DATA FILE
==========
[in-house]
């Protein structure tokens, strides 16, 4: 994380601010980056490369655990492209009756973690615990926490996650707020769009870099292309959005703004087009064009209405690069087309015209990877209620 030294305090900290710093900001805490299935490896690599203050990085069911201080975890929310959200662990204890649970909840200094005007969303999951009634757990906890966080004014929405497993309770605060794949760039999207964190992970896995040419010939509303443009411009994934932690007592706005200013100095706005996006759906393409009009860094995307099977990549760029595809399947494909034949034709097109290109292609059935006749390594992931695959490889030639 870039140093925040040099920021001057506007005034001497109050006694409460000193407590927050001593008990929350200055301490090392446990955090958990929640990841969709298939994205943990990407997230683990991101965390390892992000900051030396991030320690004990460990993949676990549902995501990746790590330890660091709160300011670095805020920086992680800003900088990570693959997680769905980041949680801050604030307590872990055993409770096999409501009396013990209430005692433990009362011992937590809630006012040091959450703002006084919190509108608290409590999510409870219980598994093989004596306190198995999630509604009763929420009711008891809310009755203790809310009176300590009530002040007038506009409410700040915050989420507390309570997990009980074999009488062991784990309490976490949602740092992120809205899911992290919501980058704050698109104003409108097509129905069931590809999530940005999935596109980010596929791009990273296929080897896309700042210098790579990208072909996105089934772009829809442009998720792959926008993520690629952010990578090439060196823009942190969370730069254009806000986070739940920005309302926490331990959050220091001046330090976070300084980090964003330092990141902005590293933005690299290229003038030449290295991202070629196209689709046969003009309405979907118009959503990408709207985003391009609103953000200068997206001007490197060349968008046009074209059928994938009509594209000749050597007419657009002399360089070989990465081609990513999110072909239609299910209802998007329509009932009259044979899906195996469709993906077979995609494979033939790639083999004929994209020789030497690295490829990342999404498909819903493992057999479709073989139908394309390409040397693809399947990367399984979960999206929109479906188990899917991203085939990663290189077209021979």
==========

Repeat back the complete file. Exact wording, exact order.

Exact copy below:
[in-house]
């Protein structure tokens, strides 16, 4: 994380601010980056490369655990492209009756973690615990926490996650707020769009870099292309959005703004087009064009209405690069087309015209990877209620 030294305090900290710093900001805490299935490896690599203050990085069911201080975890929310959200662990204890649970909840200094005007969303999951009634757990906890966080004014929405497993309770605060794949760039999207964190992970896995040419010939509303443009411009994934932690007592706005200013100095706005996006759906393409009009860094995307099977990549760029595809399947494909034949034709097109290109292609059935006749390594992931695959490889030639 870039140093925040040099920021001057506007005034001497109050006694409460000193407590927050001593008990929350200055301490090392446990955090958990929640990841969709298939994205943990990407997230683990991101965390390892992000900051030396991030320690004990460990993949676990549902995501990746790590330890660091709160300011670095805020920086992680800003900088990570693959997680769905980041949680801050604030307590872990055993409770096999409501009396013990209430005692433990009362011992937590809630006012040091959450703002006084919190509108608290409590999510409870219980598994093989004596306190198995999630509604009763929420009711008891809310009755203790809310009176300590009530002040007038506009409410700040915050989420507390309570997990009980074999009488062991784990309490976490949602740092992120809205899911992290919501980058704050698109104003409108097509129905069931590809999530940005999935596109980010596929791009990273296929080897896309700042210098790579990208072909996105089934772009829809442009998720792959926008993520690629952010990578090439060196823009942190969370730069254009806000986070739940920005309302926490331990959050220091001046330090976070300084980090964003330092990141902005590293933005690299290229003038030449290295991202070629196209689709046969003009309405979907118009959503990408709207985003391009609103953000200068997206001007490197060349968008046009074209059928994938009509594209000749050597007419657009002399360089070989990465081609990513999110072909239609299910209802998007329509009932009259044979899906195996469709993906077979995609494979033939790639083999004929994209020789030497690295490829990342999404498909819903493992057999479709073989139908394309390409040397693809399947990367399984979960999206929109479906188990899917991203085939990663290189077209021979």